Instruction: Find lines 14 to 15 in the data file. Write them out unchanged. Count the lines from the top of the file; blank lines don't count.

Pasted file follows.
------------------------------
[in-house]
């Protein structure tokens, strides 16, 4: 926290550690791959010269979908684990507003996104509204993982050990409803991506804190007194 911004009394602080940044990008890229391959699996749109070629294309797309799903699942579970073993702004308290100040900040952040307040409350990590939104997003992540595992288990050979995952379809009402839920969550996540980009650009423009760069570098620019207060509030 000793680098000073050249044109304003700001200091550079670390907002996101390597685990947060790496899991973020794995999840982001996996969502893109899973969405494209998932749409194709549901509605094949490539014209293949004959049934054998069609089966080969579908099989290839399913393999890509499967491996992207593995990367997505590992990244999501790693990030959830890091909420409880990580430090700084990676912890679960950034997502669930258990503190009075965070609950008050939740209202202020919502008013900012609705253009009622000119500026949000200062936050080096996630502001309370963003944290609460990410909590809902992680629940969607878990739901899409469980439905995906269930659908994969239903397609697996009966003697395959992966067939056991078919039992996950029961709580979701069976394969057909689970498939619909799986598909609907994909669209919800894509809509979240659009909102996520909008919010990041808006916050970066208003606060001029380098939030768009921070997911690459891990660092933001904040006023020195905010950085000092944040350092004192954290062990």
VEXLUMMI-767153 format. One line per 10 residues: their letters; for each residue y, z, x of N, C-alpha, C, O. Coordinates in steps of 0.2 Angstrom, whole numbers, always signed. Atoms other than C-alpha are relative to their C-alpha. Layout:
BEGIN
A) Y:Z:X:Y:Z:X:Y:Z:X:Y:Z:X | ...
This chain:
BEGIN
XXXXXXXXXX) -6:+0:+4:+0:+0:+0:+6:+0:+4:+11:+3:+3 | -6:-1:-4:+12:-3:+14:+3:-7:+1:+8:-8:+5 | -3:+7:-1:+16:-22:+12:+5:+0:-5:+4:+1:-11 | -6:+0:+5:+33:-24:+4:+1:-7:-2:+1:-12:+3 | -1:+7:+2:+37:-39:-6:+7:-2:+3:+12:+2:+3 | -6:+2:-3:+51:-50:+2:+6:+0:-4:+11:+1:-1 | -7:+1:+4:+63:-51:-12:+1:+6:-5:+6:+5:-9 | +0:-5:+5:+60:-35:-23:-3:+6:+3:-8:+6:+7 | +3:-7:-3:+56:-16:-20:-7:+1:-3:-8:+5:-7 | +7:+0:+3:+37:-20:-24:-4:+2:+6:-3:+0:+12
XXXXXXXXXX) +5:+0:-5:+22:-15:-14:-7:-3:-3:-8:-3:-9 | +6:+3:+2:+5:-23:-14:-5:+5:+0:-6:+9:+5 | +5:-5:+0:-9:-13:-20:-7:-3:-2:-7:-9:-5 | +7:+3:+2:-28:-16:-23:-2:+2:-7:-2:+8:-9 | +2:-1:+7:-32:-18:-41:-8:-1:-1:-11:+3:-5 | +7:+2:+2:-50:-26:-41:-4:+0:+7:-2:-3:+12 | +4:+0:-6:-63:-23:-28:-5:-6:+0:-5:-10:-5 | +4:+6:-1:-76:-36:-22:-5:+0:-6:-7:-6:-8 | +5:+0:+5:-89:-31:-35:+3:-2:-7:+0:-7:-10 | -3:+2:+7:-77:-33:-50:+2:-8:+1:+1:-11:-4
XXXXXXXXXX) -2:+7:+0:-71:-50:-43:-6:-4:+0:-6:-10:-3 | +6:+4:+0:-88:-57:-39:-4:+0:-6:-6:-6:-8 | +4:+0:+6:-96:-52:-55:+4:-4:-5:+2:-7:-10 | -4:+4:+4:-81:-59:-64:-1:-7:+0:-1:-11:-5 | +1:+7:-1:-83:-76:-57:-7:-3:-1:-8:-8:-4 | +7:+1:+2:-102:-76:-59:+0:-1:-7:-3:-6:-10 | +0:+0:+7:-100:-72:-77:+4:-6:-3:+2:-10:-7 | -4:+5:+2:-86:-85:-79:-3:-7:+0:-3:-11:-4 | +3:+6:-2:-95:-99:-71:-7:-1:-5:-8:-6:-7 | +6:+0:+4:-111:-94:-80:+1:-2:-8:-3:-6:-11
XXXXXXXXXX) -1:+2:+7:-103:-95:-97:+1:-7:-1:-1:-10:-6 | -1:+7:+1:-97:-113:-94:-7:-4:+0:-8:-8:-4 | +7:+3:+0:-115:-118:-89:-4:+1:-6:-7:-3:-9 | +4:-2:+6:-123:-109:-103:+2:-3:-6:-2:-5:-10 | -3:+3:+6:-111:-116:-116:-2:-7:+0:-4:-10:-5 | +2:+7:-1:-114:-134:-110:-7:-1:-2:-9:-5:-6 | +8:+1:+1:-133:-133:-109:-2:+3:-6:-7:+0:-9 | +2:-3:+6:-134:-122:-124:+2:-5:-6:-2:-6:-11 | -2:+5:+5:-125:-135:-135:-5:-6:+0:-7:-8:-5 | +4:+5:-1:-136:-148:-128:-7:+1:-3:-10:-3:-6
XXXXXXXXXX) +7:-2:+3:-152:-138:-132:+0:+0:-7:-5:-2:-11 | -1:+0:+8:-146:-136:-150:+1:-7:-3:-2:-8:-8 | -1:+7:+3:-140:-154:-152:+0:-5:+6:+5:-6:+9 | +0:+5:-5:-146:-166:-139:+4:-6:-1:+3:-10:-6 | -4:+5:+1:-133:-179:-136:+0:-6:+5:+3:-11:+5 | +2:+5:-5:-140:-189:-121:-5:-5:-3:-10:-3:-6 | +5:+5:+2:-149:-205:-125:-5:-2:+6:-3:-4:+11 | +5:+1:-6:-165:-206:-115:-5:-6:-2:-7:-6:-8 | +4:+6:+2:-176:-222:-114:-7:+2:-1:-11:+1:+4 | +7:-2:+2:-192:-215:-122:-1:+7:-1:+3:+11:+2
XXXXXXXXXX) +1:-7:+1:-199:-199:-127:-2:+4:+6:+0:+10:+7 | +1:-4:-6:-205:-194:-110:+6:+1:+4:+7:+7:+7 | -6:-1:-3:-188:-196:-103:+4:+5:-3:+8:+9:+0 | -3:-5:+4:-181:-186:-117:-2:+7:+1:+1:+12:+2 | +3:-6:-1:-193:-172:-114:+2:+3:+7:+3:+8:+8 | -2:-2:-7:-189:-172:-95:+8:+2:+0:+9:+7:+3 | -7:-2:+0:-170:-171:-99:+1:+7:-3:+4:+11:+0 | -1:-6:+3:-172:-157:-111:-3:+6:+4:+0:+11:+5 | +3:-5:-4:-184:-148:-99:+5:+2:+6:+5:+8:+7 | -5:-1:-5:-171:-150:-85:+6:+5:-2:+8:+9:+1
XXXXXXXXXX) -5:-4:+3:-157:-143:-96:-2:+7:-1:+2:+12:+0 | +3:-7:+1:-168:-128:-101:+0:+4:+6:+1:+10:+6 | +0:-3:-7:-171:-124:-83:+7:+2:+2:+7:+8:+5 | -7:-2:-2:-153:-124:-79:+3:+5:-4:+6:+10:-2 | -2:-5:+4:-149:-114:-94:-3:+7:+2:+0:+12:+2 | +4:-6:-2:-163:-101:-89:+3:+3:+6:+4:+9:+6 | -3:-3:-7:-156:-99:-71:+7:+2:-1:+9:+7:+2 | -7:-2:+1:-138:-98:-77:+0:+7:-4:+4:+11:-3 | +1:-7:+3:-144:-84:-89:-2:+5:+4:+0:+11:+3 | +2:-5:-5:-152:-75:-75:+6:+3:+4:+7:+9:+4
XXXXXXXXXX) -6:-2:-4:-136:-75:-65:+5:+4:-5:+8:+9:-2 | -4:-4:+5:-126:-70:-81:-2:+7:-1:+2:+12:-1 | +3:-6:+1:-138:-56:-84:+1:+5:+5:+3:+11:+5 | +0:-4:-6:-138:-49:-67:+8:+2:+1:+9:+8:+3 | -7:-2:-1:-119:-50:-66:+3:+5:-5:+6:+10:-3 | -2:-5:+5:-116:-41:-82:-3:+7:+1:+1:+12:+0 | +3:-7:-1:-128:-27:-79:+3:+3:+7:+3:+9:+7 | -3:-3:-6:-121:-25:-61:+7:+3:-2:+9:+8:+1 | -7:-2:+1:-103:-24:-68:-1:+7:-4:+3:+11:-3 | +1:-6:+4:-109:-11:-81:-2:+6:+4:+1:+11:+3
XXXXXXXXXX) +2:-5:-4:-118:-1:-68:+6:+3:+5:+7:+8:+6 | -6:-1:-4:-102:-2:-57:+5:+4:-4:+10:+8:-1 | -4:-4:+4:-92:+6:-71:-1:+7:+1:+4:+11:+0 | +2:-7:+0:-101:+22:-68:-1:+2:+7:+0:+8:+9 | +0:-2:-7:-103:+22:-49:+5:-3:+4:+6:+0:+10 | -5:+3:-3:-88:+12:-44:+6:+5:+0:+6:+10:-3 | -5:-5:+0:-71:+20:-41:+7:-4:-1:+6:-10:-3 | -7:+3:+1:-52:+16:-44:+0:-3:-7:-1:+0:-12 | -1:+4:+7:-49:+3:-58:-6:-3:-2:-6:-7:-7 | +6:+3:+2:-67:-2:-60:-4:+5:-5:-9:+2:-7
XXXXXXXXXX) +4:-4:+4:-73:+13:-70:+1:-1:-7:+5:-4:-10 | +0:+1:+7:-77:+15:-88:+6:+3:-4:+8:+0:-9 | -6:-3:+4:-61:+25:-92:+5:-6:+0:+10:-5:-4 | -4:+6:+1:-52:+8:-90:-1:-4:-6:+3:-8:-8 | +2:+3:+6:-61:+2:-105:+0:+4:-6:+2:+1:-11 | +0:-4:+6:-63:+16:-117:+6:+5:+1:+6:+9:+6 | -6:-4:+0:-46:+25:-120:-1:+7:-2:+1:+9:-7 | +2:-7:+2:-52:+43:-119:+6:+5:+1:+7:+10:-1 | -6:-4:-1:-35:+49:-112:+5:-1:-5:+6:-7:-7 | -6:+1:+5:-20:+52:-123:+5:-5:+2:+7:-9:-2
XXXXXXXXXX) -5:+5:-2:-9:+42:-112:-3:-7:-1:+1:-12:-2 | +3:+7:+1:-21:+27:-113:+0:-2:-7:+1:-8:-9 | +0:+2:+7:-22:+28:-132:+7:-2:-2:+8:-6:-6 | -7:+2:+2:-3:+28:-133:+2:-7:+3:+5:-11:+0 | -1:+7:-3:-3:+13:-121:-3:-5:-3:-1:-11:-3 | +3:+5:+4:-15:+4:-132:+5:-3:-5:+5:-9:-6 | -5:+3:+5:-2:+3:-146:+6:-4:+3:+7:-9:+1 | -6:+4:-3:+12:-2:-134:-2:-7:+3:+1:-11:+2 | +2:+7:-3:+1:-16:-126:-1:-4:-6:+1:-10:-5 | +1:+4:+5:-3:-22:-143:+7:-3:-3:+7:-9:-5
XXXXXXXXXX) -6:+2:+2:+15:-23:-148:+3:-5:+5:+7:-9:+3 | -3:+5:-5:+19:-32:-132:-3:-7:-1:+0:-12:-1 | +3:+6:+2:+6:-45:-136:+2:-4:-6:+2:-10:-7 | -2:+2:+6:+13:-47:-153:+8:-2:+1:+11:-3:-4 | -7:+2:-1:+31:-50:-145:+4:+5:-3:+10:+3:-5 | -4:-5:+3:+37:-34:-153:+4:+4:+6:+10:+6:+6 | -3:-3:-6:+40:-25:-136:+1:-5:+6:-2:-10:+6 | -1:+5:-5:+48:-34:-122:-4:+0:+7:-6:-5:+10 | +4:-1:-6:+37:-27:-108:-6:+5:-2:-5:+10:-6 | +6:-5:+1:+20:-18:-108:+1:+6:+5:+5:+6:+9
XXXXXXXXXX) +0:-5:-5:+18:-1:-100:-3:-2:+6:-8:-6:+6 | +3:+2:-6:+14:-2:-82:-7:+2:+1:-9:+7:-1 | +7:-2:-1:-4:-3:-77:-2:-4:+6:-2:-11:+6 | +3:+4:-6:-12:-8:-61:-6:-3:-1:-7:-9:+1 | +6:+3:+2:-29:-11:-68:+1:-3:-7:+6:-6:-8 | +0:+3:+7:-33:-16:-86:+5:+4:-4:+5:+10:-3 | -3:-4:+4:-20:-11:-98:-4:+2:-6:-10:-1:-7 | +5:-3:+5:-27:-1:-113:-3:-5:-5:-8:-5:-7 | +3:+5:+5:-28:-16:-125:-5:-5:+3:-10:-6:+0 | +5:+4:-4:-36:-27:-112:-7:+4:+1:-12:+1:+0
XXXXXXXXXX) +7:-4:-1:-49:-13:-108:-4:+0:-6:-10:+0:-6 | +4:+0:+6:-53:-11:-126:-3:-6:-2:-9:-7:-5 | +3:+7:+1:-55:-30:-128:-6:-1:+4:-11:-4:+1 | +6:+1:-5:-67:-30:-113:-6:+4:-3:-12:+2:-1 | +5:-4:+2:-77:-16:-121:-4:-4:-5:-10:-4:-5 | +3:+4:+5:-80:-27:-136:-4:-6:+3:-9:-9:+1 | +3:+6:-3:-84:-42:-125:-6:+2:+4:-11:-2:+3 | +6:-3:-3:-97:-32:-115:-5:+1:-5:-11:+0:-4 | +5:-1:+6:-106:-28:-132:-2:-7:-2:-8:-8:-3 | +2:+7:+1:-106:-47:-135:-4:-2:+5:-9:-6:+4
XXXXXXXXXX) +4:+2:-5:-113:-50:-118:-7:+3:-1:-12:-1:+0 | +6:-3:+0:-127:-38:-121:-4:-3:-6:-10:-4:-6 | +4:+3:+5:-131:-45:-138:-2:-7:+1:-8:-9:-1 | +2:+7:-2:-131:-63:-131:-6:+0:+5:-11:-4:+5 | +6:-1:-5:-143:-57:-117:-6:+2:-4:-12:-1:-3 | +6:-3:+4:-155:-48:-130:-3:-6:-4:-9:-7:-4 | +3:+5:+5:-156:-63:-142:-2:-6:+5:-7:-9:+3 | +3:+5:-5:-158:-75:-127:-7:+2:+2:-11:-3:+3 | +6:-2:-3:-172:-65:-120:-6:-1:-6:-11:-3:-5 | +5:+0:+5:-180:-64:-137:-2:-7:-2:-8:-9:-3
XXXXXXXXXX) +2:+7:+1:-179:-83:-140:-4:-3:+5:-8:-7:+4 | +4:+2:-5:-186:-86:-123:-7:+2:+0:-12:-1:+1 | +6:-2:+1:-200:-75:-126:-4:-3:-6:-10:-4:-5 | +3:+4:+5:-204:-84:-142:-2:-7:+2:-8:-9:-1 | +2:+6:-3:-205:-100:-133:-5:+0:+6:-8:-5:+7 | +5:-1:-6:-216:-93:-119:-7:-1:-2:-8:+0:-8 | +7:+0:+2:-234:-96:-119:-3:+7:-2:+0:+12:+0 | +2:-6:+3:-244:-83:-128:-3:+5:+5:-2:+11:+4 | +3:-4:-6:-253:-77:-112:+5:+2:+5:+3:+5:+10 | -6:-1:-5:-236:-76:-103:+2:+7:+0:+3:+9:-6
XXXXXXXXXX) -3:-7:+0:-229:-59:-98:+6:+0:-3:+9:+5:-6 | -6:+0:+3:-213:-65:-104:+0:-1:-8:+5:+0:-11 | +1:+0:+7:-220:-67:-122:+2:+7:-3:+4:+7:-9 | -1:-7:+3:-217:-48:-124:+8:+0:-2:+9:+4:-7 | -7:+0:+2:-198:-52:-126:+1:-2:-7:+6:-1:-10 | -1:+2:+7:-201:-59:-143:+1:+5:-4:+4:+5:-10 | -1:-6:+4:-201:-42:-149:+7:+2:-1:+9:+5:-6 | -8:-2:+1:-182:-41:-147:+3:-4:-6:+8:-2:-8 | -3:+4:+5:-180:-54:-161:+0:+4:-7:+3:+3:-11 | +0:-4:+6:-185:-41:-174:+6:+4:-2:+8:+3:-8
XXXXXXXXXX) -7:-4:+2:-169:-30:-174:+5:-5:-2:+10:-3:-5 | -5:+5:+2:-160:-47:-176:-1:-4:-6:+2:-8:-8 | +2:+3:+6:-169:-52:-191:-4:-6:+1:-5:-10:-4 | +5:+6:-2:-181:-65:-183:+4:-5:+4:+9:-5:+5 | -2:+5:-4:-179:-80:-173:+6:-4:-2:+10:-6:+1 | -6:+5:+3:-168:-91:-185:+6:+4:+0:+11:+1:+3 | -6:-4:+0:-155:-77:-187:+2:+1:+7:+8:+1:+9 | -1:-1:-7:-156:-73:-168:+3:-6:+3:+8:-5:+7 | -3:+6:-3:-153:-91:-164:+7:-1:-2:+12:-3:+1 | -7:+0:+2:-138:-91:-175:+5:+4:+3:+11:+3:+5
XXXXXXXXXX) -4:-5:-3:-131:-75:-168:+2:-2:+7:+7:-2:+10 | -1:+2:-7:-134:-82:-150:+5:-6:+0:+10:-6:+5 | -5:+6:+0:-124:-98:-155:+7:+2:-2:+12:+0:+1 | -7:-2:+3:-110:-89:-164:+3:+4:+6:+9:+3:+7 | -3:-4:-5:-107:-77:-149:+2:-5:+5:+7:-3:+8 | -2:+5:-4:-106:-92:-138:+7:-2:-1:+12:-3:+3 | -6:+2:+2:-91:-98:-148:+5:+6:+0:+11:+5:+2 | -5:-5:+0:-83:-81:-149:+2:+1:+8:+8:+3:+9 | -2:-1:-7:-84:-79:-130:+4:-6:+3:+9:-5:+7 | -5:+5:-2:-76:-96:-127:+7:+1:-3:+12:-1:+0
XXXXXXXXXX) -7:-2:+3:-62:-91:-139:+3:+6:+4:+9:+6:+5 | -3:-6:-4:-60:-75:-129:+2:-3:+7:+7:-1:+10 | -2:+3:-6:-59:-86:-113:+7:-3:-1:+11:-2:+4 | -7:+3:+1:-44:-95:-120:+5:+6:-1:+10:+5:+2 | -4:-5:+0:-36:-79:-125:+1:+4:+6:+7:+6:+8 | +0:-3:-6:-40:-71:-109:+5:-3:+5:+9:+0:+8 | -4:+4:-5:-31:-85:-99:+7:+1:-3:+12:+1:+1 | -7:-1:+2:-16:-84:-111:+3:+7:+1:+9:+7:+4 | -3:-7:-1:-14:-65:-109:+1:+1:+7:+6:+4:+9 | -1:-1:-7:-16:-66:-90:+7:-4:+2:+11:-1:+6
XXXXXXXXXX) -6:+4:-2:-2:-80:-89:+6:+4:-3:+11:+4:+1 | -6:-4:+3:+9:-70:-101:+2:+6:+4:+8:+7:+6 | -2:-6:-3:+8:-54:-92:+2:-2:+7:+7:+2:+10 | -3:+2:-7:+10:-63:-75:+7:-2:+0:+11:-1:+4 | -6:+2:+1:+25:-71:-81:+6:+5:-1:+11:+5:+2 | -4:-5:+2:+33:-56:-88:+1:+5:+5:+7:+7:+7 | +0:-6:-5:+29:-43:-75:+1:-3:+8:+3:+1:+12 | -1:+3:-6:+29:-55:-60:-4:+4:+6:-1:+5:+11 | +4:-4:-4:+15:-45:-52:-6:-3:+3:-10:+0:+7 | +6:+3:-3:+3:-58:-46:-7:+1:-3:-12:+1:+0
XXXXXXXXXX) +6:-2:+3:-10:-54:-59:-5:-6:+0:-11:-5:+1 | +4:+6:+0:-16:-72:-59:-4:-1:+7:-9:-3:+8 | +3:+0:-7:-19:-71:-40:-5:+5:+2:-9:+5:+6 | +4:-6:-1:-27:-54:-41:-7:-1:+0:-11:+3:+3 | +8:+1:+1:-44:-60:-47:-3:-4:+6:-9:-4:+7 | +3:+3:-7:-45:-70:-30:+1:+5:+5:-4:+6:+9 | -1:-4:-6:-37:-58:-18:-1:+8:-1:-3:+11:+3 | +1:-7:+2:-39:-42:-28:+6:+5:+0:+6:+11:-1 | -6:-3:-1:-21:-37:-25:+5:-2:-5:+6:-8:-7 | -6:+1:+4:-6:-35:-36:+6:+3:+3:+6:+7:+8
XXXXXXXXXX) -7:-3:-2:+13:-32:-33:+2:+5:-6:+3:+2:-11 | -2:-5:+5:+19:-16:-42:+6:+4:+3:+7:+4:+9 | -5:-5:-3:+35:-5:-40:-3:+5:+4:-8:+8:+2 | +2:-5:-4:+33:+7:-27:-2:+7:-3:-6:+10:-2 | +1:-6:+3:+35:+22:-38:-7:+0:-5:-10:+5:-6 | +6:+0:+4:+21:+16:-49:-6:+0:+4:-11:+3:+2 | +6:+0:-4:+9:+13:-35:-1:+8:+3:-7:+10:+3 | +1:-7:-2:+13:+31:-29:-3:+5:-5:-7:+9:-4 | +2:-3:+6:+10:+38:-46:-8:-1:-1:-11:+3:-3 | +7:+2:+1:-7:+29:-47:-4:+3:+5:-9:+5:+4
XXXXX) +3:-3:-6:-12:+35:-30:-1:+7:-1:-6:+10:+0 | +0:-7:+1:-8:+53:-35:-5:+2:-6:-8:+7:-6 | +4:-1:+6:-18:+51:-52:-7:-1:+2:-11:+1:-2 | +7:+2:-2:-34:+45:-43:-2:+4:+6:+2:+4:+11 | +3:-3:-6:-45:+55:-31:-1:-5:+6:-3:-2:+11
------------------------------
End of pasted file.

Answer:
XXXXXXXXXX) -5:-4:+3:-157:-143:-96:-2:+7:-1:+2:+12:+0 | +3:-7:+1:-168:-128:-101:+0:+4:+6:+1:+10:+6 | +0:-3:-7:-171:-124:-83:+7:+2:+2:+7:+8:+5 | -7:-2:-2:-153:-124:-79:+3:+5:-4:+6:+10:-2 | -2:-5:+4:-149:-114:-94:-3:+7:+2:+0:+12:+2 | +4:-6:-2:-163:-101:-89:+3:+3:+6:+4:+9:+6 | -3:-3:-7:-156:-99:-71:+7:+2:-1:+9:+7:+2 | -7:-2:+1:-138:-98:-77:+0:+7:-4:+4:+11:-3 | +1:-7:+3:-144:-84:-89:-2:+5:+4:+0:+11:+3 | +2:-5:-5:-152:-75:-75:+6:+3:+4:+7:+9:+4
XXXXXXXXXX) -6:-2:-4:-136:-75:-65:+5:+4:-5:+8:+9:-2 | -4:-4:+5:-126:-70:-81:-2:+7:-1:+2:+12:-1 | +3:-6:+1:-138:-56:-84:+1:+5:+5:+3:+11:+5 | +0:-4:-6:-138:-49:-67:+8:+2:+1:+9:+8:+3 | -7:-2:-1:-119:-50:-66:+3:+5:-5:+6:+10:-3 | -2:-5:+5:-116:-41:-82:-3:+7:+1:+1:+12:+0 | +3:-7:-1:-128:-27:-79:+3:+3:+7:+3:+9:+7 | -3:-3:-6:-121:-25:-61:+7:+3:-2:+9:+8:+1 | -7:-2:+1:-103:-24:-68:-1:+7:-4:+3:+11:-3 | +1:-6:+4:-109:-11:-81:-2:+6:+4:+1:+11:+3